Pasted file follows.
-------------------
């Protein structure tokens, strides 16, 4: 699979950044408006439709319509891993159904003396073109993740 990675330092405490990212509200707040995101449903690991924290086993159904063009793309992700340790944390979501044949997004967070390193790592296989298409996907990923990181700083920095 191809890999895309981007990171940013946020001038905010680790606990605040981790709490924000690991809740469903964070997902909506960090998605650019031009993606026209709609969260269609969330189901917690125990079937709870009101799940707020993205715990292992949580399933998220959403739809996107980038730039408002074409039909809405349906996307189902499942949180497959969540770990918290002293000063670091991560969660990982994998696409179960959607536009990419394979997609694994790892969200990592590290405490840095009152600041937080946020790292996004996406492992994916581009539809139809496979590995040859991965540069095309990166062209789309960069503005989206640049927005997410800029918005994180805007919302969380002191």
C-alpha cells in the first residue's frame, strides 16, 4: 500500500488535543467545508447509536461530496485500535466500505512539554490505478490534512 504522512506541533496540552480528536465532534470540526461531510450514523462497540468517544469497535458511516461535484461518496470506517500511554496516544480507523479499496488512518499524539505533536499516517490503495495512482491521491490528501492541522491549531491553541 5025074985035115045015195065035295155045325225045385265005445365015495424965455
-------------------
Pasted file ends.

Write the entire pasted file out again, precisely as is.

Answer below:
């Protein structure tokens, strides 16, 4: 699979950044408006439709319509891993159904003396073109993740 990675330092405490990212509200707040995101449903690991924290086993159904063009793309992700340790944390979501044949997004967070390193790592296989298409996907990923990181700083920095 191809890999895309981007990171940013946020001038905010680790606990605040981790709490924000690991809740469903964070997902909506960090998605650019031009993606026209709609969260269609969330189901917690125990079937709870009101799940707020993205715990292992949580399933998220959403739809996107980038730039408002074409039909809405349906996307189902499942949180497959969540770990918290002293000063670091991560969660990982994998696409179960959607536009990419394979997609694994790892969200990592590290405490840095009152600041937080946020790292996004996406492992994916581009539809139809496979590995040859991965540069095309990166062209789309960069503005989206640049927005997410800029918005994180805007919302969380002191």
C-alpha cells in the first residue's frame, strides 16, 4: 500500500488535543467545508447509536461530496485500535466500505512539554490505478490534512 504522512506541533496540552480528536465532534470540526461531510450514523462497540468517544469497535458511516461535484461518496470506517500511554496516544480507523479499496488512518499524539505533536499516517490503495495512482491521491490528501492541522491549531491553541 5025074985035115045015195065035295155045325225045385265005445365015495424965455